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In-plane pole figures on a steel sample


In many cases, crystallographic texture (preferred orientation) can be introduced into a material during the fabrication process. For example, when steel sheets are rolled in the manufacturing process, a sheet texture is often produced. Since texture can affect a material's properties by introducing structural anisotropy, it is desirable to measure a material's texture. The typical measurement to determine texture is called a pole figure. Traditional pole figure measurements are made by recording the intensity of a given Bragg reflection as a function of rotation and tilt of the sample. In an in-plane pole figure, the incident beam, sample rotation, and detector angle are all moved, eliminating the necessity to tilt the sample. The in-plane pole figure also allows a greater range of texture to be recorded, as it now contains the in-plane (sample surface) texture of the sample.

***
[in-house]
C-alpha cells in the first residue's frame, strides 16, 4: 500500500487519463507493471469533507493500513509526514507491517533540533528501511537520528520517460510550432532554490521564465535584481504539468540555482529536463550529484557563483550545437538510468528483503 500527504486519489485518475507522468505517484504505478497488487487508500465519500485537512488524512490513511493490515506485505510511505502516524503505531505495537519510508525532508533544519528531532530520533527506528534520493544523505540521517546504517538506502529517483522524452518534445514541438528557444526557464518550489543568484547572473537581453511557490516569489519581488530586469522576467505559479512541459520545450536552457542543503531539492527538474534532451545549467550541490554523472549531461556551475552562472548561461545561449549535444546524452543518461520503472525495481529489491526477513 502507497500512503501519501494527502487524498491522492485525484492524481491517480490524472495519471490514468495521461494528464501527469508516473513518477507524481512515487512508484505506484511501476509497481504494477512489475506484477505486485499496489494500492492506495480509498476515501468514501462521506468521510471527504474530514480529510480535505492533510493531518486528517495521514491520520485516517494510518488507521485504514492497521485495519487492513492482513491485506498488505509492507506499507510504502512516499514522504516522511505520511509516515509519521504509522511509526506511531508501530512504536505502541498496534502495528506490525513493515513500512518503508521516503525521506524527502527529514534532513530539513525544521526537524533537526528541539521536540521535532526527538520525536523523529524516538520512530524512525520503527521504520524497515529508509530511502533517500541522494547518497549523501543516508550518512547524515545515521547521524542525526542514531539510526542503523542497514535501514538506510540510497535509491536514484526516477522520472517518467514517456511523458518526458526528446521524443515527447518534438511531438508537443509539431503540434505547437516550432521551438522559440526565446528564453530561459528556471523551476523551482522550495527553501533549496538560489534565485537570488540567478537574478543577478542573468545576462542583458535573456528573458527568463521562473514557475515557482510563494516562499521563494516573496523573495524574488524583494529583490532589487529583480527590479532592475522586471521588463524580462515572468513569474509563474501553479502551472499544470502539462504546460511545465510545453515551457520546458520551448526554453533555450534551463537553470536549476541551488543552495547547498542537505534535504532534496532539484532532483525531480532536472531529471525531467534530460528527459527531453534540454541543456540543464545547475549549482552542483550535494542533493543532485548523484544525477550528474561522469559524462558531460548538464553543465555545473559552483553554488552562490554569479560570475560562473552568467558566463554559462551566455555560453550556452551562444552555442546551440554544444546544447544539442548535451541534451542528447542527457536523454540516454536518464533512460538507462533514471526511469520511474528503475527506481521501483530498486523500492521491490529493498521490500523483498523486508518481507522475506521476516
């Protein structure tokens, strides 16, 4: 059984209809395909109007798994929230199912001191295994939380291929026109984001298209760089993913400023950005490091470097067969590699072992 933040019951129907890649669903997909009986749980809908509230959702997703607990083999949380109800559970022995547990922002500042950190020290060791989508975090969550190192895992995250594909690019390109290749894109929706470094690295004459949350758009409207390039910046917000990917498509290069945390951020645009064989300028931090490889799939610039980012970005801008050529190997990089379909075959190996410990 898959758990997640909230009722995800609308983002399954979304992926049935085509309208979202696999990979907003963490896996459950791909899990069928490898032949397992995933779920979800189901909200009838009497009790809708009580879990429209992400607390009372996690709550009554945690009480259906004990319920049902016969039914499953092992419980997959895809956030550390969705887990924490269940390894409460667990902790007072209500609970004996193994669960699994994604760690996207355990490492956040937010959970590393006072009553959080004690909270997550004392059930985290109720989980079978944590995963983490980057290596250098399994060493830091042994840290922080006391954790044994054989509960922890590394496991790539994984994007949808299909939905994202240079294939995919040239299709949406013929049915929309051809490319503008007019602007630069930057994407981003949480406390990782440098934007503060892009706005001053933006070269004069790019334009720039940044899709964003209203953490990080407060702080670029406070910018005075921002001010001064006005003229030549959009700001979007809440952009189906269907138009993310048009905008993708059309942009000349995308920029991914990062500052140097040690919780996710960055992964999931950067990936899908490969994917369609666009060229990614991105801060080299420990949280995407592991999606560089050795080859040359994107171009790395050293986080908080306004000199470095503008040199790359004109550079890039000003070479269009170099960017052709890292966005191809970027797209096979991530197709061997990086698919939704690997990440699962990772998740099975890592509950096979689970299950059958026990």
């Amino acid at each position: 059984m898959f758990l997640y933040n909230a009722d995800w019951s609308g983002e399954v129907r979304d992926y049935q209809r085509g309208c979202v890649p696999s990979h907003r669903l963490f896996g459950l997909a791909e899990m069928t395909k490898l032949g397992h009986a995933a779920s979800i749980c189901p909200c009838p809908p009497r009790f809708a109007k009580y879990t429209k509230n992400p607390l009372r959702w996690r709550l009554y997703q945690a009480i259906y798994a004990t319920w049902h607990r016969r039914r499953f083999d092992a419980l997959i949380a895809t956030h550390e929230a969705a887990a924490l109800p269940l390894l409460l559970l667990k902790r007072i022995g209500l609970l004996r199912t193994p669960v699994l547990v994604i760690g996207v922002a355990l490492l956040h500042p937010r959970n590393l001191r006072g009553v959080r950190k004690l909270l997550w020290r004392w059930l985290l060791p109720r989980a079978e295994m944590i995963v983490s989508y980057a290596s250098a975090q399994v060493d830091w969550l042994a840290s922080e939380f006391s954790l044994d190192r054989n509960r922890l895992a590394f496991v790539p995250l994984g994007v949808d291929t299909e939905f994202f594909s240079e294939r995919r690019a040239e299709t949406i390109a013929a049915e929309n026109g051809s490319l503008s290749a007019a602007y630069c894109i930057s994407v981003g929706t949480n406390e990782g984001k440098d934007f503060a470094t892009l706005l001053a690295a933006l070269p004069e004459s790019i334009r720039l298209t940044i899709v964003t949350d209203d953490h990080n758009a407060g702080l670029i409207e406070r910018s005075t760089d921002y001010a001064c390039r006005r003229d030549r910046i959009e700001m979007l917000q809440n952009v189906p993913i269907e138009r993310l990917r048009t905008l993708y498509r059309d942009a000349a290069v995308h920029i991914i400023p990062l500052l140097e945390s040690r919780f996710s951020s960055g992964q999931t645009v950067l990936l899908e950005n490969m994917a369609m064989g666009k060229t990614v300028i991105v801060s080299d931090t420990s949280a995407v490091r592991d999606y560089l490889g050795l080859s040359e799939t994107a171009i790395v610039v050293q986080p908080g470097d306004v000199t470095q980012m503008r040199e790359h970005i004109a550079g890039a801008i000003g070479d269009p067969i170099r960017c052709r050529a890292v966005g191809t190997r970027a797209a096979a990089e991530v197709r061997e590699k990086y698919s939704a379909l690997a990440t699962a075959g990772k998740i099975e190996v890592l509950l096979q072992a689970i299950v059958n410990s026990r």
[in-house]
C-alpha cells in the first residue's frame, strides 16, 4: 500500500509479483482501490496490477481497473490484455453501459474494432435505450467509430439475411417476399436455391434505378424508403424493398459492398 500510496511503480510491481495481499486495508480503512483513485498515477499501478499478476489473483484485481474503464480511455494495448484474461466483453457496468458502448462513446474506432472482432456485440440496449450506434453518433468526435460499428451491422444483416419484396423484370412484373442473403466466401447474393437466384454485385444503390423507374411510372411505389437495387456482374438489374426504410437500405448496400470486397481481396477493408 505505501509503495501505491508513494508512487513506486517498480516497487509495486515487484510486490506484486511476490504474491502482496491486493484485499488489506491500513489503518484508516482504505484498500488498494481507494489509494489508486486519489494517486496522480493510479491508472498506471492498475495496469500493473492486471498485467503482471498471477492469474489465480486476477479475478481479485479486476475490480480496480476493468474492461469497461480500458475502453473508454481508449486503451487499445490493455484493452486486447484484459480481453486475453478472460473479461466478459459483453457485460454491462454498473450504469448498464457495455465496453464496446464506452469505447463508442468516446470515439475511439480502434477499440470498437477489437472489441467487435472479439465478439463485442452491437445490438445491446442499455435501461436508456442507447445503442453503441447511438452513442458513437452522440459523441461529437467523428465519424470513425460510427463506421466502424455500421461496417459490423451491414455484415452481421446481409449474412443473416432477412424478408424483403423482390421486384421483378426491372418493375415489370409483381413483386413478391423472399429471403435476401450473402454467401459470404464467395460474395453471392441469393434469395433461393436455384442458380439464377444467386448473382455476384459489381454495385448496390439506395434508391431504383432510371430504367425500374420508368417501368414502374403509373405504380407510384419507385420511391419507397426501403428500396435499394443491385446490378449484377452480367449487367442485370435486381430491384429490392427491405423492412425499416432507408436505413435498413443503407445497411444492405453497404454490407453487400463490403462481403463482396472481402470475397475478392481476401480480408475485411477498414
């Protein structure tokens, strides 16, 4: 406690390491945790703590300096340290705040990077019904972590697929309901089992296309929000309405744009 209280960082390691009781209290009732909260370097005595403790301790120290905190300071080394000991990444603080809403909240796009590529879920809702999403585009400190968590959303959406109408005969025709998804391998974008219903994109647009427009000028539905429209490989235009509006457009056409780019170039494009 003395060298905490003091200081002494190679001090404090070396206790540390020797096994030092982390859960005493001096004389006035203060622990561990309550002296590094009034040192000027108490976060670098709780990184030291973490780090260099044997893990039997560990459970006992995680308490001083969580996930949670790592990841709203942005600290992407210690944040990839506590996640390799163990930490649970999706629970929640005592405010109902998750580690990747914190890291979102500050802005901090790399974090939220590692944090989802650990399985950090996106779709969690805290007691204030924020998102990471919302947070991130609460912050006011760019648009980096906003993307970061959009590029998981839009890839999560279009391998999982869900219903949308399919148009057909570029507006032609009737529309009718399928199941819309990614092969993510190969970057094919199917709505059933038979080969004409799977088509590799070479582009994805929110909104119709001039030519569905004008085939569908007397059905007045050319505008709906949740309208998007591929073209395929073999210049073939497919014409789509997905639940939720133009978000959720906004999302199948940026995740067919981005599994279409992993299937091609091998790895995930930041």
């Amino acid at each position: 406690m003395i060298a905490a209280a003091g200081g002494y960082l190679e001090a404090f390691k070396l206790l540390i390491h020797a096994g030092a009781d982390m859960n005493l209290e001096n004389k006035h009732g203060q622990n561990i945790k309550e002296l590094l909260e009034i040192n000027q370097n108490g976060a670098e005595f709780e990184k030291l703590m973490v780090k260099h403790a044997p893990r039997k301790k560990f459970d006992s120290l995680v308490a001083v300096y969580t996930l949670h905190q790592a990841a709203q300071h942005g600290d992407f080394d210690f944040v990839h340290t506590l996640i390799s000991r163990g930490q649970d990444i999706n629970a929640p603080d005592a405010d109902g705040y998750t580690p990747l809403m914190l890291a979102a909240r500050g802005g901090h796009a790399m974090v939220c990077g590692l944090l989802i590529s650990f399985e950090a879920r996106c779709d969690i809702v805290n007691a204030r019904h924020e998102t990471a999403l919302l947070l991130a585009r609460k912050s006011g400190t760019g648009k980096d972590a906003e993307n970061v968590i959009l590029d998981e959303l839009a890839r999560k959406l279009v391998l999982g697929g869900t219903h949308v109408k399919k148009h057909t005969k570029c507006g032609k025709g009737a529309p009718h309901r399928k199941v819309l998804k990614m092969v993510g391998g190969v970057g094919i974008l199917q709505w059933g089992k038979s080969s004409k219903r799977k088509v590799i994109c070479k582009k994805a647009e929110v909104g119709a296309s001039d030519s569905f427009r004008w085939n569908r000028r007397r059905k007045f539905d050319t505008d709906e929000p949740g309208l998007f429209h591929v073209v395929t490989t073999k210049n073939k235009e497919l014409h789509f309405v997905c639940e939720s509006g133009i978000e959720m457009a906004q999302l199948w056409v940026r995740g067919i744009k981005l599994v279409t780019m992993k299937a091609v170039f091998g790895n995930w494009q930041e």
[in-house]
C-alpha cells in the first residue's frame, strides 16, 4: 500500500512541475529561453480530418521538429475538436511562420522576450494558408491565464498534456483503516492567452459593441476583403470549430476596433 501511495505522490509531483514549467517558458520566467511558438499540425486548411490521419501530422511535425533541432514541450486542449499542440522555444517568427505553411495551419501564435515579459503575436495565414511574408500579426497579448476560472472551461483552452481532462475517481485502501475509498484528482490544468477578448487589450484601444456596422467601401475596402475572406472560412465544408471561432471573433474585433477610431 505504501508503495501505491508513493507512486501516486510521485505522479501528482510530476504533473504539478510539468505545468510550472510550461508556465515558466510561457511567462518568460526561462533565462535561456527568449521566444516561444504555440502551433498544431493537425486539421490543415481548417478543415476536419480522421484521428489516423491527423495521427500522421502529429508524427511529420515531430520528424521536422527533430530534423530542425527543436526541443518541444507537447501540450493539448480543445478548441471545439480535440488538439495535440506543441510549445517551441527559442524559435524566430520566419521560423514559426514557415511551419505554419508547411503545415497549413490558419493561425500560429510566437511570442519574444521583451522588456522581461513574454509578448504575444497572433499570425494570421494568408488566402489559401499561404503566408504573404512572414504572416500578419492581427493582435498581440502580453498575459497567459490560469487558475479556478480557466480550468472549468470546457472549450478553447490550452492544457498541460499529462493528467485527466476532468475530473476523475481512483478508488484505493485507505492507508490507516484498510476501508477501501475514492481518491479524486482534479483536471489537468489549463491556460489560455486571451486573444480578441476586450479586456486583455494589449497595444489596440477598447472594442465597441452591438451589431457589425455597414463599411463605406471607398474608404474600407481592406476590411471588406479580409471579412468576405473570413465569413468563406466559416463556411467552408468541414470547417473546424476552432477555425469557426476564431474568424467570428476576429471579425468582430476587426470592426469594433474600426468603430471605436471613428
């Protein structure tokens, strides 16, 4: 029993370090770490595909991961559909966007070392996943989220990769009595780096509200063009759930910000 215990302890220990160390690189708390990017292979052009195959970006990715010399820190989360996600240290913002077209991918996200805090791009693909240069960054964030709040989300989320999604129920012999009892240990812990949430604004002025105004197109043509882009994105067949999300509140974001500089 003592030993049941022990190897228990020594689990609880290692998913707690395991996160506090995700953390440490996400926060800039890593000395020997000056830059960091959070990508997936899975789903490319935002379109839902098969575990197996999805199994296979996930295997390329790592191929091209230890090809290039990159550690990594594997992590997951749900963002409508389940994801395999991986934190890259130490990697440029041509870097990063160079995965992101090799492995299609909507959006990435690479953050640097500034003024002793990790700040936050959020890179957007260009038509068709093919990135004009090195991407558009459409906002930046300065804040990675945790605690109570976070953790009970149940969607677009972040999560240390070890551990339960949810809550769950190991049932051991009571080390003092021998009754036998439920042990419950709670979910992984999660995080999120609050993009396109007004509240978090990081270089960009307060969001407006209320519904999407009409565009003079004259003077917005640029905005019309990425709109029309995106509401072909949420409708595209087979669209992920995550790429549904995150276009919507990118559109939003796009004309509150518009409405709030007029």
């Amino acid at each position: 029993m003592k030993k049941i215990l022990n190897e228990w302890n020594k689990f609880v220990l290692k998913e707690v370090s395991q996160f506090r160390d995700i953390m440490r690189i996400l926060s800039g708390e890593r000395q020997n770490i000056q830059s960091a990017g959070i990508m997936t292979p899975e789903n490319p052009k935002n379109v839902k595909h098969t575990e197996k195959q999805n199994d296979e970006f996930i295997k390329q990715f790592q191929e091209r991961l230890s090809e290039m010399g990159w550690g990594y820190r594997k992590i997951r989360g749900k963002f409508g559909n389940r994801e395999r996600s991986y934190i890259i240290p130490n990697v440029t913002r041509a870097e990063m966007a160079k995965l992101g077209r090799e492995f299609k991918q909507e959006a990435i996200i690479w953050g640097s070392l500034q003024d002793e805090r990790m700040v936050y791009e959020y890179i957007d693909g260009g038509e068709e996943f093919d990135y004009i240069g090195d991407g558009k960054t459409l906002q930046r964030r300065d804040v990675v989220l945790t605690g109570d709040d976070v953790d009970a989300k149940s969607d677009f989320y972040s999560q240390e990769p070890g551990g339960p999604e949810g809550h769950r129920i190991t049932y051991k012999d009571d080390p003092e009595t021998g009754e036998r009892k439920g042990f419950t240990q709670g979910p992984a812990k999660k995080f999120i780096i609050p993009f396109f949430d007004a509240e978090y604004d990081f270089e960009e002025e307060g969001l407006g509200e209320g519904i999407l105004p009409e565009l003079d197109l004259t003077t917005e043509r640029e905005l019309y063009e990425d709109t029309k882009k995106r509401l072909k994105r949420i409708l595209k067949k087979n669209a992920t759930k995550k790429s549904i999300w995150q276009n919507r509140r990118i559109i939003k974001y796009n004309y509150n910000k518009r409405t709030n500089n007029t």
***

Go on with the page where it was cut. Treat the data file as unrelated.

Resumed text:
Figure 1 shows an in-plane pole figure of the <211> reflection for a rolled steel sheet sample collected on Rigaku's Ultima IV multipurpose diffraction system. The central dark red portion indicates texture along the [211] direction. The figure shows the pole figure in both in stereographic projection (contour map) and 3D display.

in-plane pole figure
Figure 1.